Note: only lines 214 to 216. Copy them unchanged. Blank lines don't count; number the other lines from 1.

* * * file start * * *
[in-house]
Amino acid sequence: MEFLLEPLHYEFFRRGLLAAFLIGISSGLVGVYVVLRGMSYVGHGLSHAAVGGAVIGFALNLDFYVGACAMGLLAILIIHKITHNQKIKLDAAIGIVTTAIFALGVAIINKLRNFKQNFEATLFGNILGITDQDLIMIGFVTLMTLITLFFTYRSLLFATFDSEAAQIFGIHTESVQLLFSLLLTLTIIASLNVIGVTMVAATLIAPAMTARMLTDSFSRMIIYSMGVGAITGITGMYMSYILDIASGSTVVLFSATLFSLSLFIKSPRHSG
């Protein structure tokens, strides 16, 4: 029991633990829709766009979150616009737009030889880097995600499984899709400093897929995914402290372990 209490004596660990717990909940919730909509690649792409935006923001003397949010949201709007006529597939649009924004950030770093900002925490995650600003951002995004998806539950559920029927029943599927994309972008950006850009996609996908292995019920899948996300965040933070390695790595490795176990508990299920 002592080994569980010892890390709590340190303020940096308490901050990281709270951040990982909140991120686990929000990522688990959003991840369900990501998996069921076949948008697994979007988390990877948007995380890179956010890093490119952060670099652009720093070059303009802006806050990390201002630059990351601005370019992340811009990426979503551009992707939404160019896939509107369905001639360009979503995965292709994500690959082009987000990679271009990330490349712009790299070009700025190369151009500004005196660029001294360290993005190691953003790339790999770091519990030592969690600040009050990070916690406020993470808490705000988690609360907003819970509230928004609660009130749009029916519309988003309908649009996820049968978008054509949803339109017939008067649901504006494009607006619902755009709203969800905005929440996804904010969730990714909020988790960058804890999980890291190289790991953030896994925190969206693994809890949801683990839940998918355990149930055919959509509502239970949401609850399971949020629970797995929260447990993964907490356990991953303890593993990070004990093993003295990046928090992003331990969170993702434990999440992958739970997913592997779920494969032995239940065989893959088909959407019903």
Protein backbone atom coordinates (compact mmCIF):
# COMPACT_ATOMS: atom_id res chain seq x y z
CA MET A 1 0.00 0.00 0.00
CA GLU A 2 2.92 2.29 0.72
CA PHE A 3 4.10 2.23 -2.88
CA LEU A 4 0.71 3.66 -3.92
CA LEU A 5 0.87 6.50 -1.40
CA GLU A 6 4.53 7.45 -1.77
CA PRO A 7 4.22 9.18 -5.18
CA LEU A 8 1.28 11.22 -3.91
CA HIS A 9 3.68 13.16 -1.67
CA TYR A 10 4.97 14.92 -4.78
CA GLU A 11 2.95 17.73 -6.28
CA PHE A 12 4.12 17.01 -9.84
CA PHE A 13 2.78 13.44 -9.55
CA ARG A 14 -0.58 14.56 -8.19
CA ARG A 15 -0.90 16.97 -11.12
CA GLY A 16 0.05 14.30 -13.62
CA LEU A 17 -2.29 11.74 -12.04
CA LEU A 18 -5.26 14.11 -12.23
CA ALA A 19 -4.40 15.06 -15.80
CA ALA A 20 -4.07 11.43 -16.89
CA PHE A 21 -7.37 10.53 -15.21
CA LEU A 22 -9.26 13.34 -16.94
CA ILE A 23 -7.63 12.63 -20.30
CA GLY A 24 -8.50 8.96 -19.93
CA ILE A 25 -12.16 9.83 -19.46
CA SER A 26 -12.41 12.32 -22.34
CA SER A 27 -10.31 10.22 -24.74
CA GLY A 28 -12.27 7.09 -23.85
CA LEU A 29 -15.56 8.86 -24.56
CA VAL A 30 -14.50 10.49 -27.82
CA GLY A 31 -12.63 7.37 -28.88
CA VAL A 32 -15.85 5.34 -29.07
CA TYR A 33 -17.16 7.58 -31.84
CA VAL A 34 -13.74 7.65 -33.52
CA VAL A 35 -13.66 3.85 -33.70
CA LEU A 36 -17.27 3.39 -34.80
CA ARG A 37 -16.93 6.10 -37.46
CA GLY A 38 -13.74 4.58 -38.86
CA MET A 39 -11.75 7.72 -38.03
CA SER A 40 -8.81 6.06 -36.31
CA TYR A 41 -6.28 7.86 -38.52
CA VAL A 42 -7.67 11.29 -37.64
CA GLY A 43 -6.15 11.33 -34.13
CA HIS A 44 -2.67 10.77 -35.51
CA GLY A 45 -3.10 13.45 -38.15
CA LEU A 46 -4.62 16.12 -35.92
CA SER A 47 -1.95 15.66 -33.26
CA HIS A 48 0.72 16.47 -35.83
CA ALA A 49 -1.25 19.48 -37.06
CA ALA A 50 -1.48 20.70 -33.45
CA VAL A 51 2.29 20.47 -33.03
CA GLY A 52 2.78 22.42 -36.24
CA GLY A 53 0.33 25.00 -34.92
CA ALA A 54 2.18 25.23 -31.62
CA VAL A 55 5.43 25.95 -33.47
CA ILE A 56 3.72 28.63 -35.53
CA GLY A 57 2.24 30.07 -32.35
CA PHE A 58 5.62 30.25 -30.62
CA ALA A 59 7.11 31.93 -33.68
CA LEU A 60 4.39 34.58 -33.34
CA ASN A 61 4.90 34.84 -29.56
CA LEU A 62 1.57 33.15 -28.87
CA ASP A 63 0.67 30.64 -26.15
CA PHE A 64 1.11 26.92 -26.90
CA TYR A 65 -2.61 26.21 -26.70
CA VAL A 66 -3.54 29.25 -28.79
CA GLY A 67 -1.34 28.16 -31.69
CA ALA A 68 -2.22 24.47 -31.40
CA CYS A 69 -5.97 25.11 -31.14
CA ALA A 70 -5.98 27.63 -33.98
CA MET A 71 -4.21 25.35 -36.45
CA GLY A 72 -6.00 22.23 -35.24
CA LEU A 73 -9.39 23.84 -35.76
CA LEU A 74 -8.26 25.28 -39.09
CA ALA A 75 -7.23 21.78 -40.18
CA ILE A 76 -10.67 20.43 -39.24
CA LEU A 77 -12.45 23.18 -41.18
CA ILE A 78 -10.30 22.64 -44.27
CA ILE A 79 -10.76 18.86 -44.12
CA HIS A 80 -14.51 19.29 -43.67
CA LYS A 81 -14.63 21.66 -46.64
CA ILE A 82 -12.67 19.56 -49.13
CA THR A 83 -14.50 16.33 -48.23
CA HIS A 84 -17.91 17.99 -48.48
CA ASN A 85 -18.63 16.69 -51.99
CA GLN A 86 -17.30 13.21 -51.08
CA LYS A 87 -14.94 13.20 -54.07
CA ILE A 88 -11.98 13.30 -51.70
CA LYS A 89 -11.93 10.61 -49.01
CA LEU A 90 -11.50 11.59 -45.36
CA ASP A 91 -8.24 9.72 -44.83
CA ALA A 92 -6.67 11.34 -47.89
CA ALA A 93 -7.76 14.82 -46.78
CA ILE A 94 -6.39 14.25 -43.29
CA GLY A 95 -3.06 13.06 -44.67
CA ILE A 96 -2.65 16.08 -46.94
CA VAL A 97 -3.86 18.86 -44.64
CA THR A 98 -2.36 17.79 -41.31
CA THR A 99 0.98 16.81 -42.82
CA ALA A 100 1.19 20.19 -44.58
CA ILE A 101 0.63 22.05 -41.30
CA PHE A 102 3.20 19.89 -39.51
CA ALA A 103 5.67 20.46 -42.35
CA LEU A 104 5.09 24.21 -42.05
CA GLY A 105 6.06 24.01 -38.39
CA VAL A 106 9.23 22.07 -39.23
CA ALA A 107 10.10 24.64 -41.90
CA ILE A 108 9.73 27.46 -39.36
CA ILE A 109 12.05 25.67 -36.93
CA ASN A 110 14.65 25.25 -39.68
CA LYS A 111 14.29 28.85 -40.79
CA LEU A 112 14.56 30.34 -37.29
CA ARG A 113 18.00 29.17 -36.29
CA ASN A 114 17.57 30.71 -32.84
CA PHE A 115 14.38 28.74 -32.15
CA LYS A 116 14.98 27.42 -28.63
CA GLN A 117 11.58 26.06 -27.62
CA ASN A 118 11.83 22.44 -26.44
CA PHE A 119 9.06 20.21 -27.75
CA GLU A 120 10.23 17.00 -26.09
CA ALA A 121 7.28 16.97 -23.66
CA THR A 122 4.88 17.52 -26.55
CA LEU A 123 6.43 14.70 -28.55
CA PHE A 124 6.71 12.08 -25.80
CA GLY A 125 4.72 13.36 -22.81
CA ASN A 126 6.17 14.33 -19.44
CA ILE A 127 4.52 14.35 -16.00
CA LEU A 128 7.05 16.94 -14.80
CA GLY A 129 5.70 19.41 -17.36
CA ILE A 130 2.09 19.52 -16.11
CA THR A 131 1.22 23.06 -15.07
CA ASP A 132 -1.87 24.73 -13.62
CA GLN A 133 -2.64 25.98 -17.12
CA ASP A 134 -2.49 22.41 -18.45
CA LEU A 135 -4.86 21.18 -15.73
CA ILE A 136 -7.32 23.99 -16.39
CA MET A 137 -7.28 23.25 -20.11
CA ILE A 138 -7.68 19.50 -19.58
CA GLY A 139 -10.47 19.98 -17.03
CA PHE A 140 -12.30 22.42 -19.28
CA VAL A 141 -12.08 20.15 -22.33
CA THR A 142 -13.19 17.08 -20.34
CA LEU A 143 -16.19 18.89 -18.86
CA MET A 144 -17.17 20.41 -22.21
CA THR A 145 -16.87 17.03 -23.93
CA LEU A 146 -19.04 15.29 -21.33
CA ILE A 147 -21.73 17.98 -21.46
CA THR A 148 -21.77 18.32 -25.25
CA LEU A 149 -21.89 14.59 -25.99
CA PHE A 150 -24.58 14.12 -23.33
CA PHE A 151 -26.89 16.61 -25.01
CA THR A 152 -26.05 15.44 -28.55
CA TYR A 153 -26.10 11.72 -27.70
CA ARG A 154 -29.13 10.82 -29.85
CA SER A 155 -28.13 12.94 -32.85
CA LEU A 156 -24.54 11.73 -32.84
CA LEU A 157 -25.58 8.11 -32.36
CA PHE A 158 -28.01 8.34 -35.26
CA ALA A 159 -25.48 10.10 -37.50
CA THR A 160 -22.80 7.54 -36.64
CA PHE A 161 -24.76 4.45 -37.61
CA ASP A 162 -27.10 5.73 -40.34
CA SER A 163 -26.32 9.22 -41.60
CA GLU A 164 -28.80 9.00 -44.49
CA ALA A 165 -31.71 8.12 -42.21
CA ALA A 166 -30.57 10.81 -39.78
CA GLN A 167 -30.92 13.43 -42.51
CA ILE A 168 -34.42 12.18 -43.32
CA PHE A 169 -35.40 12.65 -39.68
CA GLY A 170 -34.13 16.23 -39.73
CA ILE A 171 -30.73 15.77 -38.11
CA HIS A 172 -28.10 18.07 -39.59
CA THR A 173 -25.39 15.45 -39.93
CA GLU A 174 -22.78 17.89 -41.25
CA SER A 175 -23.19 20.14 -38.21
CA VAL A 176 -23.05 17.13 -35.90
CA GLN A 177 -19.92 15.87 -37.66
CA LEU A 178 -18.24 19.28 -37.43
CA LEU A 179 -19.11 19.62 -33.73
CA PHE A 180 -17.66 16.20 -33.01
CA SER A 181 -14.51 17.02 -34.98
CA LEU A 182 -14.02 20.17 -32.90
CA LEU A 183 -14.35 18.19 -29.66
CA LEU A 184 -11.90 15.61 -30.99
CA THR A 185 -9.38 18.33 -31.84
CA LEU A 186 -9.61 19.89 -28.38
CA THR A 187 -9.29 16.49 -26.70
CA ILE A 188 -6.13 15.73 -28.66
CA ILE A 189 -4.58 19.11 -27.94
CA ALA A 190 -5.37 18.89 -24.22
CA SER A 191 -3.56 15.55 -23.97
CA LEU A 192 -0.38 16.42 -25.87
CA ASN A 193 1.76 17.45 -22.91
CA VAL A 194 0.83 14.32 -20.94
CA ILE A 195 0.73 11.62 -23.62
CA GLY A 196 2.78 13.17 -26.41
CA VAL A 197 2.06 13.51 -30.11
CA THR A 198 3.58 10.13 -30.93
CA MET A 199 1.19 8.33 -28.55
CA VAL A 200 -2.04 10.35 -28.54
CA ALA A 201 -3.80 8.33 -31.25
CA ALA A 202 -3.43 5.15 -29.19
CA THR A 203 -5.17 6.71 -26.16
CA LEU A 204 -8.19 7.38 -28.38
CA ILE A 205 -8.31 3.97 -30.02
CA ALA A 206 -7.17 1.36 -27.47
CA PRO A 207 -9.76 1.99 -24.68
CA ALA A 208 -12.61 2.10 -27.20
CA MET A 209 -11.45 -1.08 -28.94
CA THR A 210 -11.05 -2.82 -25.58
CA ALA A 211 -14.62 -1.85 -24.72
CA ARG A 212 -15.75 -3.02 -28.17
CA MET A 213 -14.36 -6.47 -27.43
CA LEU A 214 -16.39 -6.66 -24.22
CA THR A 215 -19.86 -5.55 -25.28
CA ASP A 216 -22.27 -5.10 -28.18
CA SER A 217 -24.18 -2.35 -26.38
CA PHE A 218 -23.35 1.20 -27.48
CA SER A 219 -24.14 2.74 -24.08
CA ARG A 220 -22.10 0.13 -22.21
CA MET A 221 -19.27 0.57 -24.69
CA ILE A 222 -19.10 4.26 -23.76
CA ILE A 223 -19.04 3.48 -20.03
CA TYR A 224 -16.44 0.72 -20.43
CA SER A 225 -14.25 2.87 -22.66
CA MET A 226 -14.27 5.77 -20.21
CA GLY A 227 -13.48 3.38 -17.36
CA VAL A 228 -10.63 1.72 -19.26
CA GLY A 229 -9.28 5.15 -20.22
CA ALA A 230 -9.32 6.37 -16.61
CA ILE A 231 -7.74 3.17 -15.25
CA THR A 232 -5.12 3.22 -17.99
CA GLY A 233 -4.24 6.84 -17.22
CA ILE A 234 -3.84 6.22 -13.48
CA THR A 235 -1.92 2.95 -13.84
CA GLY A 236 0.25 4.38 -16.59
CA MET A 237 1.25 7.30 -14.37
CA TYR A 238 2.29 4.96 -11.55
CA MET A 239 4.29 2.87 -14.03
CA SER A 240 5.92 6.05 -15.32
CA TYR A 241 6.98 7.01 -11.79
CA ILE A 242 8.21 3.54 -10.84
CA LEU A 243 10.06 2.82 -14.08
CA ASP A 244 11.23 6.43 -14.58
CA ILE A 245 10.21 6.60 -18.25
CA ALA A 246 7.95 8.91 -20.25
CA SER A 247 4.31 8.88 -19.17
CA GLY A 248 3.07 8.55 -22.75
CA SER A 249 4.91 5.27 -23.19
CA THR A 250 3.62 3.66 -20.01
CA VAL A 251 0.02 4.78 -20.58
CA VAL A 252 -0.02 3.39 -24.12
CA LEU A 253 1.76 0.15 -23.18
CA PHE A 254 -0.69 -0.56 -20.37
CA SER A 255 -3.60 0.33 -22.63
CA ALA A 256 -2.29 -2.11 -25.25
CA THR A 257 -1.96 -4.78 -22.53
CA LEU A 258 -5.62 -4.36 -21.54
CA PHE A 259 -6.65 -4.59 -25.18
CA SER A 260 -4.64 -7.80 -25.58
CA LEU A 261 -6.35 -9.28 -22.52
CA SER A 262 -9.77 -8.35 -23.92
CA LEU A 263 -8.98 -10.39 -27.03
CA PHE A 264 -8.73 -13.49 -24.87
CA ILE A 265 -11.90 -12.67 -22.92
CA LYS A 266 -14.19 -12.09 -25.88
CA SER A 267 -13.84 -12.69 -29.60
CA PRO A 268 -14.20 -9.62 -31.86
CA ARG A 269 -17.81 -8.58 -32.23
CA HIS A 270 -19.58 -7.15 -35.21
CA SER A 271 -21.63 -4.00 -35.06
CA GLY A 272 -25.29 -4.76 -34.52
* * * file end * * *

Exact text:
CA MET A 209 -11.45 -1.08 -28.94
CA THR A 210 -11.05 -2.82 -25.58
CA ALA A 211 -14.62 -1.85 -24.72